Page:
Quick, guess that Portland Timbers Designated Player:
Player A: 8 goals & 4 assists, 2,776 minutes
Player B: 3 goals & 5 assists, 2,259 minutes
Player C: 3 goals & 3 assists, 703 minutes
Those are the statistics for three players in their first full season as a DP for the Timbers, according to FBRef.com. Their identities? Player A is Sebastian Blanco in 2017. Player B is the now departed Lucas Melano in 2016.
Player C? That’s Yimmi Chara in 2020. He has already matched Melano’s 2016 goal tally and nearly met Blanco’s 2017 assist tally — all with significantly less time on the field.
After taking some time to settle into his new surroundings, the younger Chara brother is showing signs that he is turning the corner and starting to validate his DP designation. And with Sebastian Blanco sidelined for the remainder of the season, Chara’s emergence is all the more important to the Timbers’ success in 2020.
Let’s take a quick look at how Yimmi’s recent contributions — both on the scoresheet and off of it — suggest that he’s turning the corner and finally stepping up for the Timbers:
All we really want are goals
Through the first eight regular season games of the season, we were wondering if Portland had made another miss at a DP signing.
Yimmi Chara was slow to get started in a Timbers shirt. He had shown the signs of why Portland wanted to sign him with his tenacity, pace, and technical abilities on the field, but through the early going of the season and through all of Orlando his on-field impact was negligible.
But then, Yimmi started to put it all together. First, he did this:
Then — and most importantly — he did this:
We are finally starting to see what we have been waiting for from Yimmi Chara. He has started to do the job that is asked of an attacking Designated Player in scoring goals, and it’s lifting the team.
That goal against Seattle specifically displays the on-field play and production that Y. Chara is starting to exhibit. He begins the play out wide, starts to drift in, and when he realizes there is a turnover opportunity he seizes on it to blow by his defender and get on the end of a ball to score. It may seem simple, but the ability to recognize and capitalize on a chance like that is significant to the Timbers. The goal against San Jose won the side a point, and the goal against Seattle won the game.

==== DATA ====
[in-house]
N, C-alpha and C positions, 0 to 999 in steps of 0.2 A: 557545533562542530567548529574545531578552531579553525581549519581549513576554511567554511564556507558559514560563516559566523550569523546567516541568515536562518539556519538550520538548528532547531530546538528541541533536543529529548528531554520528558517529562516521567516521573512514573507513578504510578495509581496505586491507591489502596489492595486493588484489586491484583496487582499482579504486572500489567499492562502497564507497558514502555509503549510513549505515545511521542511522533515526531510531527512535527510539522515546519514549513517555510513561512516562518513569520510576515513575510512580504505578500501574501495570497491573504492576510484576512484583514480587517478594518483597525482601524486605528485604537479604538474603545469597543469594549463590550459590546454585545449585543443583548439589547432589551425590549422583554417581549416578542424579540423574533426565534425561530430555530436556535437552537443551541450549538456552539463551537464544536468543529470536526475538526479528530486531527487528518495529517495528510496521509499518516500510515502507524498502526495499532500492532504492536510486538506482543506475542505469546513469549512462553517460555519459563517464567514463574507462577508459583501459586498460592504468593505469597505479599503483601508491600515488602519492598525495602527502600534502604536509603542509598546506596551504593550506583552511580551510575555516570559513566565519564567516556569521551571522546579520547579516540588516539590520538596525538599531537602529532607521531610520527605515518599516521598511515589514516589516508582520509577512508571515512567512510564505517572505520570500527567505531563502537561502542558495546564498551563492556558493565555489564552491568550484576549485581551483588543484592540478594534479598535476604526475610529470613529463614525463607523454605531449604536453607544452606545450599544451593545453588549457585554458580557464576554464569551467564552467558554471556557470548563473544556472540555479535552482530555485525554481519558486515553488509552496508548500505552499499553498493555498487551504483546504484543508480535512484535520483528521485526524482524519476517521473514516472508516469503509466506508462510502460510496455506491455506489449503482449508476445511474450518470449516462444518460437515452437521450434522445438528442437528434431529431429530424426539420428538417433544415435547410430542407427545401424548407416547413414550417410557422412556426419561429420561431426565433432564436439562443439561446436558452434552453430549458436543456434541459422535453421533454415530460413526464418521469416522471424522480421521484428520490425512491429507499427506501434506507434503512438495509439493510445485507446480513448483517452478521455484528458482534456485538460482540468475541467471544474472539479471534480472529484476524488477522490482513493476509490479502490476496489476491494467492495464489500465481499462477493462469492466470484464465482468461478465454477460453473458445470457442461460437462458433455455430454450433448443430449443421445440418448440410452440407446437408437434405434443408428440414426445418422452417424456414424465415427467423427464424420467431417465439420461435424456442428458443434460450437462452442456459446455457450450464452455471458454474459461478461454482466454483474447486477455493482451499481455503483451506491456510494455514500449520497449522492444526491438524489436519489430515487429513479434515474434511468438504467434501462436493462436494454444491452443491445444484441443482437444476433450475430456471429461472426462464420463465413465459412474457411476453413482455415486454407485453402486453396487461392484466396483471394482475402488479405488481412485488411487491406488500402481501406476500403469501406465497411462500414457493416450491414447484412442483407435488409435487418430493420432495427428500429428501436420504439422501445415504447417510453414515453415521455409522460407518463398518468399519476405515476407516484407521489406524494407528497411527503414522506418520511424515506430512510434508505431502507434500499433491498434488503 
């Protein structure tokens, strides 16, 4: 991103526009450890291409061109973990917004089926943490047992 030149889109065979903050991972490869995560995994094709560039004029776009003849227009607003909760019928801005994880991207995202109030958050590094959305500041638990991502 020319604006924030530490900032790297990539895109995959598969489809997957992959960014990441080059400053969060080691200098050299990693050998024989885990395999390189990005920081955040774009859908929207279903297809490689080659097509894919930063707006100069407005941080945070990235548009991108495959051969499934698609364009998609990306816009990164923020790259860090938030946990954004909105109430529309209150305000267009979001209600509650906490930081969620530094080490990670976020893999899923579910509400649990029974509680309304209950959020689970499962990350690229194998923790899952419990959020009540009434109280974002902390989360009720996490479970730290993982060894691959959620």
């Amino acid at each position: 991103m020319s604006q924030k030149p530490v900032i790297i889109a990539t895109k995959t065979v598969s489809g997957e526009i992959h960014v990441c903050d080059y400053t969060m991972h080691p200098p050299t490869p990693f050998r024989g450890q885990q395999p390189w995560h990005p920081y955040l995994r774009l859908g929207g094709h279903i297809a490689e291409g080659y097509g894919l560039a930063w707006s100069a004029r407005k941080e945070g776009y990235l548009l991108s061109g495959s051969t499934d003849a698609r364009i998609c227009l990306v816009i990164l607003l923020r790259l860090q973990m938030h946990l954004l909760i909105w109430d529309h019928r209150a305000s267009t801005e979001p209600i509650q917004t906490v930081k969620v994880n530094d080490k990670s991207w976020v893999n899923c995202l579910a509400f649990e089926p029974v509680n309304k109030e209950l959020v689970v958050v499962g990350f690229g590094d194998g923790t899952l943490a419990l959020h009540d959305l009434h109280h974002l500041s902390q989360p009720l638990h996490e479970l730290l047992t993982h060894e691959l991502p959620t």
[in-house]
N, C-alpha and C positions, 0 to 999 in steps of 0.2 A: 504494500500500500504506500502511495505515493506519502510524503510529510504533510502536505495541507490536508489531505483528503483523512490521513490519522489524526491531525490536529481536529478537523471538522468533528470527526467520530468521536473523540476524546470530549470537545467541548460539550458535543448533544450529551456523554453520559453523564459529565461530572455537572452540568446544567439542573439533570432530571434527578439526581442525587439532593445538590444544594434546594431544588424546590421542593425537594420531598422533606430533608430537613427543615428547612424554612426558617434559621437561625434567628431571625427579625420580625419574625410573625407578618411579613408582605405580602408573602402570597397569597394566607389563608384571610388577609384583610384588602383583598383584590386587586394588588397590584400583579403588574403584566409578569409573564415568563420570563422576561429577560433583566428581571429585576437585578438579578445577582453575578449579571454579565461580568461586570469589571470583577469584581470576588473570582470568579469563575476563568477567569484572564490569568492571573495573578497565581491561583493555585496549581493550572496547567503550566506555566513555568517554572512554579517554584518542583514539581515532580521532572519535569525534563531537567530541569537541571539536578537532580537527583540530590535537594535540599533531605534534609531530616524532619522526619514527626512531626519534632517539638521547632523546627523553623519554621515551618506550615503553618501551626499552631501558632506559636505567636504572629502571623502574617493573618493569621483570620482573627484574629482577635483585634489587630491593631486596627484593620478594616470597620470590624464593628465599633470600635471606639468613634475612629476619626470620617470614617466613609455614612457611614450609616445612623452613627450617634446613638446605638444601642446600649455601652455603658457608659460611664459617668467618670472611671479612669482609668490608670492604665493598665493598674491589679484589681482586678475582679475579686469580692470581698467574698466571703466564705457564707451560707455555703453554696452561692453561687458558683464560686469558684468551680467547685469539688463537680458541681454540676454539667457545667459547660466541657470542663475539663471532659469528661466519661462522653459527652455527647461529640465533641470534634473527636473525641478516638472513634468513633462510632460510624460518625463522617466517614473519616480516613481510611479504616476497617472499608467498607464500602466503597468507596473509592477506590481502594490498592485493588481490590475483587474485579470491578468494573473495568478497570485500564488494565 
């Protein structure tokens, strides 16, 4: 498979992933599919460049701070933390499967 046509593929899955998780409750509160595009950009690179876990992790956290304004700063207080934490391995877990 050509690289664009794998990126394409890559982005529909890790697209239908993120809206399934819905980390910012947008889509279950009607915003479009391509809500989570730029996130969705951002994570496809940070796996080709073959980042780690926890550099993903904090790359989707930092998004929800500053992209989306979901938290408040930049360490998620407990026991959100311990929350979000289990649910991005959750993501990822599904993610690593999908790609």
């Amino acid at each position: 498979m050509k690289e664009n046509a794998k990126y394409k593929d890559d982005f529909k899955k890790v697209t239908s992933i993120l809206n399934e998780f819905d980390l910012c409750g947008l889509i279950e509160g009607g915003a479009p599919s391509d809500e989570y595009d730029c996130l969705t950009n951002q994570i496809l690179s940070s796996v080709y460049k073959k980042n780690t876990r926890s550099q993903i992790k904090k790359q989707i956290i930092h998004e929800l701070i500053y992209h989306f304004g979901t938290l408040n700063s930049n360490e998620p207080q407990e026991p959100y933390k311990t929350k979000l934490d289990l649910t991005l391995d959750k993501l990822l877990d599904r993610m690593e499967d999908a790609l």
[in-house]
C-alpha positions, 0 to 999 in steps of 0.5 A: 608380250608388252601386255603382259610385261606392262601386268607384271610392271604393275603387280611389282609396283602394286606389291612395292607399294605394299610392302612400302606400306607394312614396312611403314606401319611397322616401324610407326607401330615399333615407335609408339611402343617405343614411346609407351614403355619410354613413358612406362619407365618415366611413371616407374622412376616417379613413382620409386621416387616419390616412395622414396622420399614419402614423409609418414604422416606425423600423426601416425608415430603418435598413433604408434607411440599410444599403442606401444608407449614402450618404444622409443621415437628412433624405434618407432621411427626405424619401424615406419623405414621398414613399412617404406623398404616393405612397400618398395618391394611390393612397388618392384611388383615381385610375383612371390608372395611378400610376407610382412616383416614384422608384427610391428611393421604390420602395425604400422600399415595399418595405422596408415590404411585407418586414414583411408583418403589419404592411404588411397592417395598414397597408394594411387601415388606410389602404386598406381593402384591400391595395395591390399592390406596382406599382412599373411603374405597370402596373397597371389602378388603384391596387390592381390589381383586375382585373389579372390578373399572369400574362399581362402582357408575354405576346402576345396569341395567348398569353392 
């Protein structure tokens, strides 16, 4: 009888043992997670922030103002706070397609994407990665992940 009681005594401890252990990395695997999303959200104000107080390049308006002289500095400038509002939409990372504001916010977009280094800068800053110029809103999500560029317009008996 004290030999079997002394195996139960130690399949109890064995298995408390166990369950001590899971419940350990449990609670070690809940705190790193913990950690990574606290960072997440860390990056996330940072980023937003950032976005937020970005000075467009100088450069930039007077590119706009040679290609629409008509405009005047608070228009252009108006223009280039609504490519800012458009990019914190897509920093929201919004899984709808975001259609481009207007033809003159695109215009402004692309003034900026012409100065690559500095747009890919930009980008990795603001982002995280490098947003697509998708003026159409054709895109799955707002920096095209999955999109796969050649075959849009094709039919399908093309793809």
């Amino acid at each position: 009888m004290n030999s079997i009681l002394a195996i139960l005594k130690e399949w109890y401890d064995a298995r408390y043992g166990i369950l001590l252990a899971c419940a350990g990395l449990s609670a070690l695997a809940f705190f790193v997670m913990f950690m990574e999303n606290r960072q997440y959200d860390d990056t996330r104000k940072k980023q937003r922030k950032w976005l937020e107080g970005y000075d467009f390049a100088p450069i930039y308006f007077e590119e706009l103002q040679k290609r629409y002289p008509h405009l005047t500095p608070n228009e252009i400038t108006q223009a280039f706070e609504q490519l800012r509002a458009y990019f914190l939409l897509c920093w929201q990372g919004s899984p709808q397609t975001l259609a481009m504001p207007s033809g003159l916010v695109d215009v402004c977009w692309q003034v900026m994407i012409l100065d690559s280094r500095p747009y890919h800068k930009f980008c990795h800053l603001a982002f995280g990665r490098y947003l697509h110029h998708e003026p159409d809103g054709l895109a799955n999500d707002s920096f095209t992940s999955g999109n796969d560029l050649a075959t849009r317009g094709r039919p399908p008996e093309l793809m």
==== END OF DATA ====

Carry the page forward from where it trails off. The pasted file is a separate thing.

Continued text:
When you chip in his assists, Yimmi Chara has either scored or assisted in four of his last six appearances. It directly corresponds with Portland’s recent upturn in form, as Portland won five of those games — the outlier being the aforementioned draw. With Sebastian Blanco’s absence, the missing production needed to come from somewhere. So far, it looks like Chara is the one of the players stepping up to fill the void.
It’s not full-season DP-worthy numbers yet, but it looks like we may be on that track. And Yimmi has been adding even more to the squad, especially when you consider...
That Patented Chara Work Rate
This is one of the prettiest goals Portland has scored all season, and there’s one specific reason we should watch it again (in addition to it being so dang impressive):
It’s highlighted here because of the work Yimmi Chara does in the buildup. Yimmi does the hard work of receiving the ball, holding it up to bring more attackers into the play, and then laying off a dangerous pass for another attacker. He does all of that not once, but twice in a single goal build-up.
That’s not stuff that will necessarily show up on the scoresheet, but it’s just as important. Chara is showing that he can be a dangerous component of the attack even when not scoring, tilting the game in the Timbers’ favor in order to create opportunities for the team to score.
The underlying numbers back that up as well. According to FBRef.com, in his last six appearances (not counting last night’s start against San Jose) Yimmi Chara has 16 actions that have led to shooting opportunities, including 10 completed live-ball passes that have led to a shot attempt. Yimmi’s work is leading to more players taking shots, which will most likely lead to more players scoring goals.
It also doesn’t hurt that he’s out here nutmegging defenders and embarrassing grown men:
There’s no salient point here. I just wanted to highlight that taste of the sauce that Yimmi Chara can bring to the party in the attack. It’s impressive stuff, and it’s emblematic of a player who is building their confidence and finding their form.
Is the above solely enough for Yimmi to justify his price tag? Decidedly not. The aforementioned Lucas Melano is widely considered a Designated Player bust after putting up similar numbers and not living up to his expectations. If Yimmi does not continue his upward trajectory and the goals and assists start to run dry, by the end of the season he may be considered something similar.
But as we enter the final chunk of this bizarre 2020 season, the returns are encouraging. Chara has been looking more dangerous, and he’s starting to put up the numbers to back it up. We are seeing now the attacking dimensions he is adding to the team and how it’s elevating those around him. With a glut of upcoming matches, his newfound production will be all the more essential to keeping the team at the top of the Western Conference.
And while nothing can replace the Sebastian Blanco sized hole on the field (or in our hearts), Yimmi Chara continuing to step up in a big way could go a long way to keeping the Timbers in contention for yet another piece of hardware before this year is all said and done.